Revolution is in the Air: 6/29/11: Justice for Bush and His Torturers

Justice for Bush and His Torturers

from Ted Rall’s Rallblog by Ted Rall

Justice for Bush and His Torturers

Will there ever be justice for Bush and his torturers? Not unless you believe in a God-vengeance fantasy.

INDEX (stories follow)

 

EVENTS

Fierce Street Battles In Egypt As Families Demand Justice for Loved Ones Killed During the Uprising

Uneasy lies his brain

Shi`ite clerical authorities in Lebanon joins Sunni clerical authorities in opposing a ban on violence against women

Hillary praises Saudi reforms

Sons of…Zayid

What if the Syrian regime asks for “help” from the Iranian regime?

Inquiry Into the Murder of Journalist Syed Saleem Shahzad May Implicate Pakistan Intelligence Agency

IMPERIALISM IN WORD & DEED
HISTORY & ANALYSIS

Headlines for June 29, 2011

EVENTS

Fierce Street Battles In Egypt As Families Demand Justice for Loved Ones Killed During the Uprising

SharifIn Egypt, nearly 600 people have been reported injured in Cairo’s Tahrir Square after security forces attacked a large group of protesters overnight with tear gas and rubber bullets. Tensions erupted over the lack of accountability and justice for the nearly 1,000 people people killed during the 18-day popular uprising that led to the fall of former president, Hosni Mubarak. Many of those attacked on in the ongoing clashes are family members of protesters killed during the uprising. We speak with Democracy Now!’s Sharif Abdel Kouddous who reports from Cairo.

Uneasy lies his brain

“”Jordan’s top national interests will be in danger if the Palestinian Authority declares statehood unilaterally – especially in everything related to the issue of refugees, water, Jerusalem, and the borders,” the UAE-based al-Bayan quoted a Jordanian state official as saying.”

Shi`ite clerical authorities in Lebanon joins Sunni clerical authorities in opposing a ban on violence against women

Not to be outdone, the Shi`ite head of the clerical authority in Lebanon joins the Sunni clerical establishment inopposing a ban on violence again women in marriage.  How disgusting.

Hillary praises Saudi reforms

“At least five Saudi women have been arrested after defying the kingdom’s ban on women drivers, an activist hassaid.

Sons of…Zayid

“But foreign workers now have cause to be nervous for their futures as the oil-rich emirate cuts costs and responds to the youth-driven protests of the Arab spring by tackling unemployment among nationals.
Government bodies and state-linked enterprises in Abu Dhabi are cutting expatriate staff on orders from the “highest levels” of government, employees have been told.  Expatriates have lost jobs at departments such as local government, urban planning and the executive council secretariat, people aware of the matter say. The redundancies aim to consolidate public finances and boost the number of working nationals.  Hiring more nationals may not, some say, necessarily cut costs greatly but this year’s uprisings across the Arab world have created a sense of urgency behind “emiratisation”, the policy of promoting national employment in Gulf Arab states.  “Security is paramount for this country,” says Abdulkhaleq Abdulla, a politics lecturer at UAE University. “Unemployment has been a big part of the Arab uprisings and the government doesn’t want to take anychances.””  Yes, `Abdul-Khaliq.  It is about security.  But not security of the people.  It is about the security of the regime that serves US/Israeli interests.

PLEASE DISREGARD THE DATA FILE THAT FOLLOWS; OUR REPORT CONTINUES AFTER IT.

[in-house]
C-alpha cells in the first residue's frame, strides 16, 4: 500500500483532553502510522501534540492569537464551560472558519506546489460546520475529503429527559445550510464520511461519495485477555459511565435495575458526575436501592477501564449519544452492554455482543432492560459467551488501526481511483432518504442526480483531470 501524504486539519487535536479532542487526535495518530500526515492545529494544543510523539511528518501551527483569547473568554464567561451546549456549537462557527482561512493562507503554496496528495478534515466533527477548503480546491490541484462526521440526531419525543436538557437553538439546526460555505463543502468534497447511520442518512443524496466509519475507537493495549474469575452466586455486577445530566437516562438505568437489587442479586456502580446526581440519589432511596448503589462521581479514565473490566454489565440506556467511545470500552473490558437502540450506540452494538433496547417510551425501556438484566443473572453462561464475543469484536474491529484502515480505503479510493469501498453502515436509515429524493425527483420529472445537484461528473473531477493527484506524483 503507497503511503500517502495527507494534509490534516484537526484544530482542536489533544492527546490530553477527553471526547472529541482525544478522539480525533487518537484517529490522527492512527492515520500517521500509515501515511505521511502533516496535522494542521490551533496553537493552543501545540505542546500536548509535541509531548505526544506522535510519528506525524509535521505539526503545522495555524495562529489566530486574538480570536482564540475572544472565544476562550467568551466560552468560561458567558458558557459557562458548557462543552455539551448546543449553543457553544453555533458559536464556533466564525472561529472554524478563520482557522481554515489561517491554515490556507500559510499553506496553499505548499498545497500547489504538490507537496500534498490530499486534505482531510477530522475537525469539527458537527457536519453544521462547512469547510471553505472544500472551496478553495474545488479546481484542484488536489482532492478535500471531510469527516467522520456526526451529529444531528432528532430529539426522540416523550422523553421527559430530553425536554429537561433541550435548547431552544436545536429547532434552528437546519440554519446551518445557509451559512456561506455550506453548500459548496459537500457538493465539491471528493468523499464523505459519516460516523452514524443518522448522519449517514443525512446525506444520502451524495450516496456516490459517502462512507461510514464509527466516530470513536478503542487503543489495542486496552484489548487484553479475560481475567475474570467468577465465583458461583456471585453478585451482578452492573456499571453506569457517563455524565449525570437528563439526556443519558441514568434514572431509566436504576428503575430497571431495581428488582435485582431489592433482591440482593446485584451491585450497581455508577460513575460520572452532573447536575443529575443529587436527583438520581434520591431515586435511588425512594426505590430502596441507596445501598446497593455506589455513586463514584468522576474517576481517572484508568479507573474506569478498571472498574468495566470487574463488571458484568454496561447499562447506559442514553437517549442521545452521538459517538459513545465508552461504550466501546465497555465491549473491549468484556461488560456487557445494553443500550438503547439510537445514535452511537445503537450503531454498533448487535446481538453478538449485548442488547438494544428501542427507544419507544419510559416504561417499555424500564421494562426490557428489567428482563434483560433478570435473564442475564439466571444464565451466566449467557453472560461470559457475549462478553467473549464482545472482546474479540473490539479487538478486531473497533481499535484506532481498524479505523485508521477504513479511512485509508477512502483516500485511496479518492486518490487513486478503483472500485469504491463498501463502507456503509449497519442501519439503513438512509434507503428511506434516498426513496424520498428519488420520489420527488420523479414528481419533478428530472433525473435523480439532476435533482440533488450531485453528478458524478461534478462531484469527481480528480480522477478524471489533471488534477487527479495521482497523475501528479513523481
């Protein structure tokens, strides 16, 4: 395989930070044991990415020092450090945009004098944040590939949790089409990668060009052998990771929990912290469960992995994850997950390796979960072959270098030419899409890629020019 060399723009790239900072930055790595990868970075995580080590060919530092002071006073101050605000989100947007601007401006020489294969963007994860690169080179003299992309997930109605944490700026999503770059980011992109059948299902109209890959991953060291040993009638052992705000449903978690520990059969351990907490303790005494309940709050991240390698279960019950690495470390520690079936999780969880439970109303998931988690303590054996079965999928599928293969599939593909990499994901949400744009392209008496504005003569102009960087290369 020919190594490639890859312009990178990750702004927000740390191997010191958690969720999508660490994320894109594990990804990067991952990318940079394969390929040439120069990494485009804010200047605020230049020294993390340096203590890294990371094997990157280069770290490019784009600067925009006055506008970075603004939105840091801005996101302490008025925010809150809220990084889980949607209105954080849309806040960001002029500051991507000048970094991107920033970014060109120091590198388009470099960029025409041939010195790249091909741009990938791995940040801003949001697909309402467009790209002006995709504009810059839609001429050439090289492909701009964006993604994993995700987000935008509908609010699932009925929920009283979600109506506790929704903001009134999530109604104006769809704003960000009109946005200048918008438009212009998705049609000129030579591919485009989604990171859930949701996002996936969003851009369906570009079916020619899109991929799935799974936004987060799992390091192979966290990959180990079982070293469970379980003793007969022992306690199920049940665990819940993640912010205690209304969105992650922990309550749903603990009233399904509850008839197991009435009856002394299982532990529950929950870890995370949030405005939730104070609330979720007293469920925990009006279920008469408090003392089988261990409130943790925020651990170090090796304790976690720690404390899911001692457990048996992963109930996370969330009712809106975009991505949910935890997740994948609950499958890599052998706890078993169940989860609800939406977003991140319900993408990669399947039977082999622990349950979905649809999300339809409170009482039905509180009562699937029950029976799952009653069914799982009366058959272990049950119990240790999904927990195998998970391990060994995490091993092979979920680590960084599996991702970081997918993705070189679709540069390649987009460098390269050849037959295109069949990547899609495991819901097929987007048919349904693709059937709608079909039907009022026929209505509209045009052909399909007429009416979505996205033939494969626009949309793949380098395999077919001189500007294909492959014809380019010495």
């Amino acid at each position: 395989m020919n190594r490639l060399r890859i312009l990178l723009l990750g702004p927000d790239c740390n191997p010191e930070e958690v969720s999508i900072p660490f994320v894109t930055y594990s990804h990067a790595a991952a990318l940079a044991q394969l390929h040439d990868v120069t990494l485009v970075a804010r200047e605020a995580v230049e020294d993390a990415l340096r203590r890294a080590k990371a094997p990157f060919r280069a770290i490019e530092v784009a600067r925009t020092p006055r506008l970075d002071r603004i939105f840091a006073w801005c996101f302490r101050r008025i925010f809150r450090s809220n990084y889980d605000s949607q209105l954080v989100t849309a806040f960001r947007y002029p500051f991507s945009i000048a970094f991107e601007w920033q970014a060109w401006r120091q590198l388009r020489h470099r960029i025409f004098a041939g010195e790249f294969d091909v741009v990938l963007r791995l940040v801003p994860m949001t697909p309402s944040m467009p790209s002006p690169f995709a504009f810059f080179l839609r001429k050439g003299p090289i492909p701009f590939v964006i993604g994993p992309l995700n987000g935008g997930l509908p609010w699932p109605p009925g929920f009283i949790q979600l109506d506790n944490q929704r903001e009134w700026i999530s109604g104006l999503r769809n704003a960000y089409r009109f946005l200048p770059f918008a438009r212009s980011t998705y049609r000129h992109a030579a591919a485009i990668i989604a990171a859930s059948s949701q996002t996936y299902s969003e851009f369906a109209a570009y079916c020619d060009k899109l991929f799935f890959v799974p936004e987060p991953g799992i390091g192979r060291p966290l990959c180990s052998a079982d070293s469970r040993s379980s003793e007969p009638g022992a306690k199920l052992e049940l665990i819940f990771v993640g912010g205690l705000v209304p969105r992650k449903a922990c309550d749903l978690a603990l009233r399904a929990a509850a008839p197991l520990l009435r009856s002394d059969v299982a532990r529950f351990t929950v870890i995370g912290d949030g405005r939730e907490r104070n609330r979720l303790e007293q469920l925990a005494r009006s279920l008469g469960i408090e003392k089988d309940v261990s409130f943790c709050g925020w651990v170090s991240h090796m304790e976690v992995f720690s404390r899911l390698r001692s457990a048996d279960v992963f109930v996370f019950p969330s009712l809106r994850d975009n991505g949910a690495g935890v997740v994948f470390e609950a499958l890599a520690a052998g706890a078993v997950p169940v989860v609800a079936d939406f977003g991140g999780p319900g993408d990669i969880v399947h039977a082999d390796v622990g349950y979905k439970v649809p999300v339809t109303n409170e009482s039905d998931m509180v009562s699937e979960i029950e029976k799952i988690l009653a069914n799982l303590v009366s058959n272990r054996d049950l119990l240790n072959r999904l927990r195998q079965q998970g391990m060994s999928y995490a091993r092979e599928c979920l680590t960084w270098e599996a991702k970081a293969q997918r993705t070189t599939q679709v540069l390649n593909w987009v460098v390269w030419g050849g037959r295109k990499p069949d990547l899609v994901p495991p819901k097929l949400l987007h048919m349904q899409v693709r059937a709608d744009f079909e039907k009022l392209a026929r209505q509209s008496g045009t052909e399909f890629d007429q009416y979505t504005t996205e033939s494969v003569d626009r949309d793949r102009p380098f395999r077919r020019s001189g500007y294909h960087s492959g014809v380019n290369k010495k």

What if the Syrian regime asks for “help” from the Iranian regime?

“King Hamad bin Isa al-Khalifa of Bahrain asked for help from Saudi Arabia and the United Arab Emirates in mid-March to end demonstrations against the governing Sunni elite. Most Bahrainis are Shiite.”

Inquiry Into the Murder of Journalist Syed Saleem Shahzad May Implicate Pakistan Intelligence Agency

HasanA rare inquiry to investigate the murder of Asia Times reporter Syed Saleem Shahzad has begun in Pakistan. Shahzad was kidnapped in May near his residence in Islamabad and found dead two days later. His body showed signs of torture. He had complained of being threatened by Pakistani intelligence and had just published an exposé of a militant attack on a Karachi navy base — alleging links between Pakistani navy officials and al-Qaeda. Shahzad is also the author of “Inside Al-Qaeda and the Taliban: Beyond bin Laden and 9/11.” His murder immediately fueled speculation about involvement by state security forces, and raised questions about press freedom in Pakistan. Immediately after Shahzad’s murder, Human Rights Watch said the Pakistani government should establish an independent investigation into his killing and look into other allegations of serious human rights abuse by the Pakistani military’s Inter Services Intelligence (ISI) agency. We speak with Ali Dayan Hasan, a senior researcher for Human Rights Watch about Shahzad’s work, and how the allegations linking the ISI to his murder are the most direct connections yet linking the agency to threats to Pakistani journalists.

IMPERIALISM IN WORD & DEED
HISTORY & ANALYSIS
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This entry was posted in Bahrain, Bush, Human Rights, Imperialism, Jordan, Saudi Arabia, US Foreign Policy. Bookmark the permalink.

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